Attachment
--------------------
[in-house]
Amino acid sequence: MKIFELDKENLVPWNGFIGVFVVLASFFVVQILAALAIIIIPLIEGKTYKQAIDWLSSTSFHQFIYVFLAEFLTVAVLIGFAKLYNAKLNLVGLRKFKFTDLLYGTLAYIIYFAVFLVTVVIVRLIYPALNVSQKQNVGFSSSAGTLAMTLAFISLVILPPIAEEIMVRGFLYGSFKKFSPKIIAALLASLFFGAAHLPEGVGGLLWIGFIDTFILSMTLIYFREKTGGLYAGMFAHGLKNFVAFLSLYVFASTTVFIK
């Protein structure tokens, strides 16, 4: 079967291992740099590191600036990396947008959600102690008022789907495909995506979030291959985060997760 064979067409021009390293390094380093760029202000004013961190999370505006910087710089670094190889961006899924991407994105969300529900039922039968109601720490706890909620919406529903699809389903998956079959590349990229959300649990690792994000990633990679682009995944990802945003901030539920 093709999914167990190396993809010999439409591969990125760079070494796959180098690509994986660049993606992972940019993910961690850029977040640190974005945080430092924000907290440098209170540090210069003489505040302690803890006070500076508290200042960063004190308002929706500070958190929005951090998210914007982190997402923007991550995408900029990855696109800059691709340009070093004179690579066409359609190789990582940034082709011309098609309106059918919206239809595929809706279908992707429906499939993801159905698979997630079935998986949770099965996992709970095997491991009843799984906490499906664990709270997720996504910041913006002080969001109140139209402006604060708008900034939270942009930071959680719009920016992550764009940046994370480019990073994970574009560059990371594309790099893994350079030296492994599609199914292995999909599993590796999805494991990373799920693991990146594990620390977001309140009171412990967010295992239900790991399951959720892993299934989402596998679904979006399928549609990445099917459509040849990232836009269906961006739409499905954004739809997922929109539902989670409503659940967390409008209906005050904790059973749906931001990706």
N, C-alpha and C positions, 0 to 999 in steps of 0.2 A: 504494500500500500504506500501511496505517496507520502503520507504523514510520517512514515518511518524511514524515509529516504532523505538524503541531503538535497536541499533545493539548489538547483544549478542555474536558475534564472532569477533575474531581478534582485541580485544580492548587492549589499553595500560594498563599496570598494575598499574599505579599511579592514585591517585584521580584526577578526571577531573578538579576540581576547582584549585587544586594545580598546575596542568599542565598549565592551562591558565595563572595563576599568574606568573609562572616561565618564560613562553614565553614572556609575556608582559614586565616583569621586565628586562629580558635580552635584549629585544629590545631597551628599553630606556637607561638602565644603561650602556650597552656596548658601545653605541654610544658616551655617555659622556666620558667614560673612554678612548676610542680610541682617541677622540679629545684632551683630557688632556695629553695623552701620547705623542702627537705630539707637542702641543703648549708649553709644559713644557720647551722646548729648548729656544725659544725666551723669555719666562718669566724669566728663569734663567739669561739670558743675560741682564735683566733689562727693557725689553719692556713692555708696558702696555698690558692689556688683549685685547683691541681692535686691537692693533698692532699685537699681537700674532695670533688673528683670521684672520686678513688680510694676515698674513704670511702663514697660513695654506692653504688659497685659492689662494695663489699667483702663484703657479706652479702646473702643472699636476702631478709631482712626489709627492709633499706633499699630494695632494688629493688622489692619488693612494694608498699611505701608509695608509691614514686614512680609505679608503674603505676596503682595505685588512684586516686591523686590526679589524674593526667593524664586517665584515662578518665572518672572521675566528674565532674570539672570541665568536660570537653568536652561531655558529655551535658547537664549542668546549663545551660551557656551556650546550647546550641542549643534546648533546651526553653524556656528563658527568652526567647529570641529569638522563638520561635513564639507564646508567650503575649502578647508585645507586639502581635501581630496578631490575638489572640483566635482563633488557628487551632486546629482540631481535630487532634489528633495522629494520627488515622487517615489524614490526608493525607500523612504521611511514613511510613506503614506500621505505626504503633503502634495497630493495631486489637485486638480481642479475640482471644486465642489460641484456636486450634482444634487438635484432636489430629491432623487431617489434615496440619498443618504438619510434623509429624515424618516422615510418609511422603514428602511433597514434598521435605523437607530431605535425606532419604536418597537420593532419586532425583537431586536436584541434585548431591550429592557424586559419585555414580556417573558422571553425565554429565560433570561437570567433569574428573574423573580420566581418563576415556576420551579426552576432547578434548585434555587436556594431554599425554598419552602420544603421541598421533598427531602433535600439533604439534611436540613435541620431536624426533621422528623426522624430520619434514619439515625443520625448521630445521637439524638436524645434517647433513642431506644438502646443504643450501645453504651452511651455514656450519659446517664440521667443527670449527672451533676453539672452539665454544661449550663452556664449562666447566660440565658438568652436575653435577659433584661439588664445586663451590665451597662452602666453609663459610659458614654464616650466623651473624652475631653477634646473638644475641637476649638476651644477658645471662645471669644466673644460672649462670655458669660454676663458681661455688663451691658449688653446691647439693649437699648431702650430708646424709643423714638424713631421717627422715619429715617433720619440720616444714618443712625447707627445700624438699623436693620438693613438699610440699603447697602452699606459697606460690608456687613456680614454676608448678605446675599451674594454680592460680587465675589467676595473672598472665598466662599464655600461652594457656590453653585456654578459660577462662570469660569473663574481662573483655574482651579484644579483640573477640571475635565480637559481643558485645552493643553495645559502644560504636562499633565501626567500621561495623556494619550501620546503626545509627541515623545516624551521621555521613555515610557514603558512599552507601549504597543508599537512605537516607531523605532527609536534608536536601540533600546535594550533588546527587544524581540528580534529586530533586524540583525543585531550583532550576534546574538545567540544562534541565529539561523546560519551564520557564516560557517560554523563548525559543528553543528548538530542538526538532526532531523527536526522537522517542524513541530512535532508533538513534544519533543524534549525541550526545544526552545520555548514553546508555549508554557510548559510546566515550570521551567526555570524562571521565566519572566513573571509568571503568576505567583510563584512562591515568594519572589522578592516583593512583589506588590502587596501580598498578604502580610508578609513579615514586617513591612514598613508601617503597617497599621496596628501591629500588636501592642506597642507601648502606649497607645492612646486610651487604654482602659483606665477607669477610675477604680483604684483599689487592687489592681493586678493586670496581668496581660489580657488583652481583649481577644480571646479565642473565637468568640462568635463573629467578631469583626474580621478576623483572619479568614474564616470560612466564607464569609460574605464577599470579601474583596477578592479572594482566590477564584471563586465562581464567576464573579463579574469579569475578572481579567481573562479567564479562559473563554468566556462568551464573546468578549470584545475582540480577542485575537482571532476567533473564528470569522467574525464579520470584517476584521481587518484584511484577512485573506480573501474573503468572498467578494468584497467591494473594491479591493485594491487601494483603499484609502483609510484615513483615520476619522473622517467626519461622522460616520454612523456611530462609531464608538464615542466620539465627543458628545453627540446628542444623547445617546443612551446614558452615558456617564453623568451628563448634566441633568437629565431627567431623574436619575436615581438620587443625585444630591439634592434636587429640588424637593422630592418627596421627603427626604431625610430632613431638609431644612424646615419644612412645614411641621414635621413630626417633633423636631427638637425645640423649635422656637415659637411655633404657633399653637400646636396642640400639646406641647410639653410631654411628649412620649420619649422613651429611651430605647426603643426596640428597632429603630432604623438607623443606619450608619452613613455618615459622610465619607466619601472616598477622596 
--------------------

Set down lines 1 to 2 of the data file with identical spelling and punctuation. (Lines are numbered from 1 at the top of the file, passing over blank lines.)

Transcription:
[in-house]
Amino acid sequence: MKIFELDKENLVPWNGFIGVFVVLASFFVVQILAALAIIIIPLIEGKTYKQAIDWLSSTSFHQFIYVFLAEFLTVAVLIGFAKLYNAKLNLVGLRKFKFTDLLYGTLAYIIYFAVFLVTVVIVRLIYPALNVSQKQNVGFSSSAGTLAMTLAFISLVILPPIAEEIMVRGFLYGSFKKFSPKIIAALLASLFFGAAHLPEGVGGLLWIGFIDTFILSMTLIYFREKTGGLYAGMFAHGLKNFVAFLSLYVFASTTVFIK